### introduction

Graphs are a convenient way to store certain types of data. The term is “stolen” from mathematics and appropriated for the purposes of computer science.

There are several ways we can describe what graphs are. Approach the graphs first in a very simple way, then through trees if the reader is familiar with the concept from previous experience, and finally as *Mathematical term*.

### Simplified graphs

Each graph is complex *Nodes* (Also called vertices) and *Edges*. We can look at nodes as “data chunks” and edges as “relationships between these data chunks”.

If we wanted to point out that two pieces of data are related to each other in some way – we would connect them with an edge. Nodes are usually represented as circles with an identification mark on them so that we can distinguish between nodes, and edges are represented by lines (or arrows, as we will see below) that connect two nodes.

A form of graph data structure is often used when creating maps for city bus lines. You will see a simple map that shows at which stations (intersections) the bus stops, and the route that connects different stations is what we call the end:

This graph shows what different bus stops we have and how they are connected. For example, we can see it, using this bus line, to get there *Bus stop a* To *Bus stop C* We’ll have to move *Bus stop B* We can not get there in any other way.

#### Weighted graphs

Graphs are very diverse, which is one of the reasons why they are so popular. Suppose we wanted to add information about how long it took on average (in minutes) to get from one bus stop to another. We will add “weights” to our edges:

Now our graph shows even more information than before, we see how long it takes to get from one station to another. We can deduce from this from *Bus stop a* To *Bus stop C* It will take 23 minutes since we will have to “cross” the end of the connector *Bus stop a* and *Bus stop B* That he has a *Weight* Of 15 and the (*Bus stop B* -> *Bus stop C*edge, which weighs 8.

The previous example introduced the concept of *weighted* Graphs, meaning that edges can have values attached if required.

#### Intentional and unintentional graphs

Now let’s look at another graph concept – *giving directions* and *Unintentional* Graphs. Suppose our bus line did not have the same stops in both directions.

More precisely, when our bus starts from *Bus stop a* It passes *B*, *third*, And ends in *D*; However, in the other direction it does not pass *third* But a completely different bus stop *God*, Before passing *B*. Maybe we’ll create something like this:

As the spoiler implies in the picture – this approach is incorrect. Just by looking at this graph we can not understand in which bus stops the bus passes in which direction, since nothing stops us from getting there. *B* To *God* Although we should be able to reach only from *God* To *B*.

This is where directional graphs come into the picture. The edges in the directed graphs are represented by arrows instead of lines, a pointer arrow *A* To *B* Means “we can get from *A* To *B* But not the other way around. “If we wanted to say we could have both *A* To *B* And *B* To *A*, We will use a double-sided arrow.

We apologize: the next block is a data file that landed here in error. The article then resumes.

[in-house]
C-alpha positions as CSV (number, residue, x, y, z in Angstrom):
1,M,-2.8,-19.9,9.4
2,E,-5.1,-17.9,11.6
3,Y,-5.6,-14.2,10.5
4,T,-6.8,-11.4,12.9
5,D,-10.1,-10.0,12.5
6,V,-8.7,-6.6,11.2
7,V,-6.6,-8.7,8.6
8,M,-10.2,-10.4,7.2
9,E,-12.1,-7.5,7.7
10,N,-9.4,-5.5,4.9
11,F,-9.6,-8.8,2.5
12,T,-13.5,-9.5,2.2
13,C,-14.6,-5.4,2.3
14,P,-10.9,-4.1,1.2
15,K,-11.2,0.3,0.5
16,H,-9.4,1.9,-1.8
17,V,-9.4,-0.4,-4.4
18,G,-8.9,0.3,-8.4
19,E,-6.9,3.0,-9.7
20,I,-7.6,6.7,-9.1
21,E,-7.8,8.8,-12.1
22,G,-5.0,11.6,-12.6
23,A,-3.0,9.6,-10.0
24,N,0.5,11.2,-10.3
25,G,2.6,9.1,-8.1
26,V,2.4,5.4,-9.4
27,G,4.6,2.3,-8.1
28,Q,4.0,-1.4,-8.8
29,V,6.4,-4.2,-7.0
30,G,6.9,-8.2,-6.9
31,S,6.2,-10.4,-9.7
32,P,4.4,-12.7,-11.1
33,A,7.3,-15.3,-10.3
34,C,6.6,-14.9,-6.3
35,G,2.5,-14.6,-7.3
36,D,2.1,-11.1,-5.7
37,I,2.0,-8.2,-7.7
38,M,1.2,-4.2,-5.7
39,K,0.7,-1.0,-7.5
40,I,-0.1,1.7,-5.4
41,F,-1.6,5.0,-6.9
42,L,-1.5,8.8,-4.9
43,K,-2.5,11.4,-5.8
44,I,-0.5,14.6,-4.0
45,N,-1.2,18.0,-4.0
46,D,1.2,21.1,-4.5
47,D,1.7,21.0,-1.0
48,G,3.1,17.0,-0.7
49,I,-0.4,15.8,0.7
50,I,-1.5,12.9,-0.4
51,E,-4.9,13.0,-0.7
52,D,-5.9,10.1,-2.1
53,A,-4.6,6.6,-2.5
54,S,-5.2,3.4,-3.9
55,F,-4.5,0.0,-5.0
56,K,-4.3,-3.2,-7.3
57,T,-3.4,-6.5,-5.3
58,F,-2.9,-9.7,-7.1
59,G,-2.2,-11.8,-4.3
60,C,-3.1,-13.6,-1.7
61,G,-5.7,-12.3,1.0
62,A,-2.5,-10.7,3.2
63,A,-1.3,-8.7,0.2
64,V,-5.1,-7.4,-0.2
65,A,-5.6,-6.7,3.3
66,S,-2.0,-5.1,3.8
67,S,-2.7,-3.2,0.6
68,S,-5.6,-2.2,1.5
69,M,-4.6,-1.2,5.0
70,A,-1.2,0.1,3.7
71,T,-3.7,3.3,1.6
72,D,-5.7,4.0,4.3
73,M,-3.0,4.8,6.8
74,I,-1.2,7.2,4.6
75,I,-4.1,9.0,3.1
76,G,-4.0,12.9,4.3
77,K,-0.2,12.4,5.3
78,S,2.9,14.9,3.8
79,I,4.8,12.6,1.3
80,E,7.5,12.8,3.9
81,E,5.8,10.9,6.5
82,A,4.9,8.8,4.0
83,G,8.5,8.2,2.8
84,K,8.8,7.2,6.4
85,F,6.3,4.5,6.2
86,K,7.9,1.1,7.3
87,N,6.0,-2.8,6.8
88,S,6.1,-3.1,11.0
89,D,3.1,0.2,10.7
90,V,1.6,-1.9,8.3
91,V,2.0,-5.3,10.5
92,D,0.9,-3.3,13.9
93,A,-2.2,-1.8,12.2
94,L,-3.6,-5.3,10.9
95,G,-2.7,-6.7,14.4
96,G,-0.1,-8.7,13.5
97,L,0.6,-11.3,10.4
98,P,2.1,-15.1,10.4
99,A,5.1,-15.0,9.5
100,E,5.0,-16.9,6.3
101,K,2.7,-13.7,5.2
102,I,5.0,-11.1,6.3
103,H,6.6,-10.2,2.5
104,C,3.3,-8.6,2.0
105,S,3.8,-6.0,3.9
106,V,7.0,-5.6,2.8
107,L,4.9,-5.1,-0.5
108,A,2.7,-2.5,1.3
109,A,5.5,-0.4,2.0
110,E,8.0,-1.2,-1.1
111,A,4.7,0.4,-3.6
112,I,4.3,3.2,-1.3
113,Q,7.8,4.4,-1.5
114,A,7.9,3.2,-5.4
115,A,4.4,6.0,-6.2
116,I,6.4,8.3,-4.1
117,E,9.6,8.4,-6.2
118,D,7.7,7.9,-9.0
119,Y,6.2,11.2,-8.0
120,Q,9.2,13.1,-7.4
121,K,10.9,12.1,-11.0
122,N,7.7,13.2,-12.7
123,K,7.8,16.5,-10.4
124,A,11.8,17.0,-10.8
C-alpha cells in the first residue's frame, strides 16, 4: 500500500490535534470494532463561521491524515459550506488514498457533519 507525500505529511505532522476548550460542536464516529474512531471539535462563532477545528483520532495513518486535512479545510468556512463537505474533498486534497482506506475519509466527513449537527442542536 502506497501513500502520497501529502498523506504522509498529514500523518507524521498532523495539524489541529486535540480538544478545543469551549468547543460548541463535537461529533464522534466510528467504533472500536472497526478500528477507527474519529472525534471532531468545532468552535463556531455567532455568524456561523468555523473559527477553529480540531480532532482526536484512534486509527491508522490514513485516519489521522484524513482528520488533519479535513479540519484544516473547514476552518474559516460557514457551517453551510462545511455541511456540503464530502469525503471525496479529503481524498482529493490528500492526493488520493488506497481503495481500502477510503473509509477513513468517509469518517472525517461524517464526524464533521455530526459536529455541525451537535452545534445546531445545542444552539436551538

Now, the cycle is no longer vague:

Now it’s clear we can not go *B* To *God* Or m *D* To *third*, and so’. Obviously we can create as simple or complex graphs as we want. We could go one step further in our example, if for some reason it took a different amount of time to travel between several bus stops depending on the direction we are going.

### Graph applications

Here are some examples of data that can be conveniently stored / represented using graphs:

**Group of people and their affiliation:**This can be done using an unintentional graph, since we assume that if a person*A*Know a person*B*, The opposite is true. The different people will be represented by nodes, and if a person*A*Know a person*B*Will be the connecting end between the two nodes.**Website structure:**Various pages on this site are nodes, and there is a deliberate edge between a page*A*And a page*B*If link to page*B*Exists on page*A*. For example e*Home*The page often has links to the page about us and contact us.**Mutually dependent tasks:**We can represent which tasks need to be completed before the task*A*And which tasks cannot be completed beforehand*A*Completed as follows – if there is a tuned edge from*B*To*A*, Then*A*Can not be completed before*B*Completed; If there is a pointed edge from*A*To*third*, Then*third*Can not be completed before*A*Completed:

Here we can see that we can put on glasses, socks, pants and a T-shirt regardless of other clothes. But we can not wear shoes before wearing pants and socks. And we can not go out before we have done everything else, except to wear glasses, because they may not be needed. These types of graphs are easily sorted and we can see a possible order of performing tasks using ** Topological classification**.

A graph can also be *Connected* and *detached*. A graph is connected if there is a path (consisting of one or more edges) between each pair of nodes. On the other hand, a graph is disconnected if there is a pair of nodes that cannot be connected in the path of the edges.